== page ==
Making tracks: Australia’s greatest train journeys
Image: Journey Beyond Rail Expeditions
Explore the best of Australian scenery in a single journey with an all-inclusive trip on the Indian Pacific. Travelling between Sydney, Adelaide and Perth, this once-in-a-lifetime transcontinental escape passes through some of the country’s most impressive landscapes. While the entire itinerary takes place across four days and three nights, depending on where you’re staying, it might make more sense to book a shorter trip, like Adelaide to Perth.
Like The Ghan, you won’t spend every hour on board, as numerous excursions complement your relaxed rumble through the countryside. In the Blue Mountains, you’ll disembark in Katoomba to visit the Scenic Skyway’s glass-bottom cable car, rising to 270 metres above craggy ravines. Upon arriving in Adelaide, you’ll sip world-class wines in the renowned Barossa Valley. Then, the last day sees passengers gaze across the Nullarbor Plain’s spellbinding remoteness.
Spirit of the Outback
Farewell the bustle of Brisbane skyline on a 26-hour journey into the Queensland desert aboard the Spirit of the Outback. Bound for Longreach over 1,300 kilometres away, you’ll chug north along the coastline through Bundaberg and Rockhampton before turning inland. Travelling over the Drummond Range, there are quick stops in remote mining towns like Emerald and Blackwater before arriving at your hot and dry endpoint. Then, you can take the same journey back again.
While this trip isn’t as luxurious as The Ghan or the Great Southern, the Spirit of the Outback makes up for it with scenery that evolves every step of the way. In private sleeper cabins or reclining economy seats, the overnight fare also includes meals served in charming dining carriages. When you reach the final stop, nearby landmarks like the Qantas Founders Museum and the Australian Stockman’s Hall of Fame round out this enchanting excursion.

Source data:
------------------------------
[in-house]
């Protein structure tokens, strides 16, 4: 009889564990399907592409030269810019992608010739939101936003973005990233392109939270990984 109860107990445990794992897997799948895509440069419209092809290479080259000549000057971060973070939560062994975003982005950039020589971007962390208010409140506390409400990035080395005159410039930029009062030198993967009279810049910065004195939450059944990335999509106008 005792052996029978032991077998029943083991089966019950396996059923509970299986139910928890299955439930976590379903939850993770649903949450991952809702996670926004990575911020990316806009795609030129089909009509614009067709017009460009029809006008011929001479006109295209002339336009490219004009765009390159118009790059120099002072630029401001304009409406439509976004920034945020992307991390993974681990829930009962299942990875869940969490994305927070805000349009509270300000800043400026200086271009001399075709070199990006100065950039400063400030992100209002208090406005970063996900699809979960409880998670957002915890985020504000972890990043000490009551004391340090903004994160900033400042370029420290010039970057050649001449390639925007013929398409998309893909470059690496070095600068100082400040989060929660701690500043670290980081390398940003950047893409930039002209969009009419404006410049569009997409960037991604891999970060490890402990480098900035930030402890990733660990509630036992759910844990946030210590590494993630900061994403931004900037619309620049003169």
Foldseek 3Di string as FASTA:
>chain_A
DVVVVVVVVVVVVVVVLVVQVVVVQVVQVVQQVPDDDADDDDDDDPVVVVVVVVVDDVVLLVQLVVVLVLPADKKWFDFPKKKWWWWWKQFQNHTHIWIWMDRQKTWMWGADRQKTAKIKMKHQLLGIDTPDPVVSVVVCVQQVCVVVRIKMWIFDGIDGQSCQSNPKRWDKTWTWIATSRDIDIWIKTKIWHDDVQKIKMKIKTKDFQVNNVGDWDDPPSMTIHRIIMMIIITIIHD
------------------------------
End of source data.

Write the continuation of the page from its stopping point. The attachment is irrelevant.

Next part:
Image: Tourism Australia
The Ghan is a bucket list train journey immersing passengers in the Australian outback. Carving through the Red Centre from north to south or vice-versa, the longest journey – The Ghan Expedition – spans almost 3,000 kilometres from Darwin to Adelaide across a four-day, three-night trip. If you’re strapped for time, a selection of shorter itineraries, like Adelaide to Alice Springs, provide a more affordable and slightly less daunting alternative.
No matter the itinerary you choose, each journey makes the most of the desert landscape via breathtaking off-train experiences. For example, during the trip, you’ll be invited to hike through Simpsons Gap or take a river cruise down Nitmiluk Gorge, while there are optional upgrades like helicopter tours to level up the adventure. Sleeping in cosy cabins, you won't have to worry about loading up your suitcase with snacks, as food and wine are all-inclusive.
First operated in 1887, The Overland has helped passengers get between Adelaide and Melbourne for over 135 years. Frequently updated over the decades, the current iteration of The Overland runs twice per week in both directions, completing the 828-kilometre journey in a little over 10 hours. Choosing from Red Premium or Red Service tickets, the former nets greater comforts, including extra legroom and all-inclusive in-seat dining.
Departing northeast from Melbourne CBD via Pleurisy Plains, you’ll get a glimpse of Mount Elephant – a dormant volcano. Over the Grampians mountain range, there are brief breaks in historic gold rush towns like Ararat before you cross the South Australia border en route to Adelaide. A fantastic introduction to rural life in the southeast, a ride on Australia's first inter-capital passenger train is still a majestic experience.
West Coast Wilderness Railway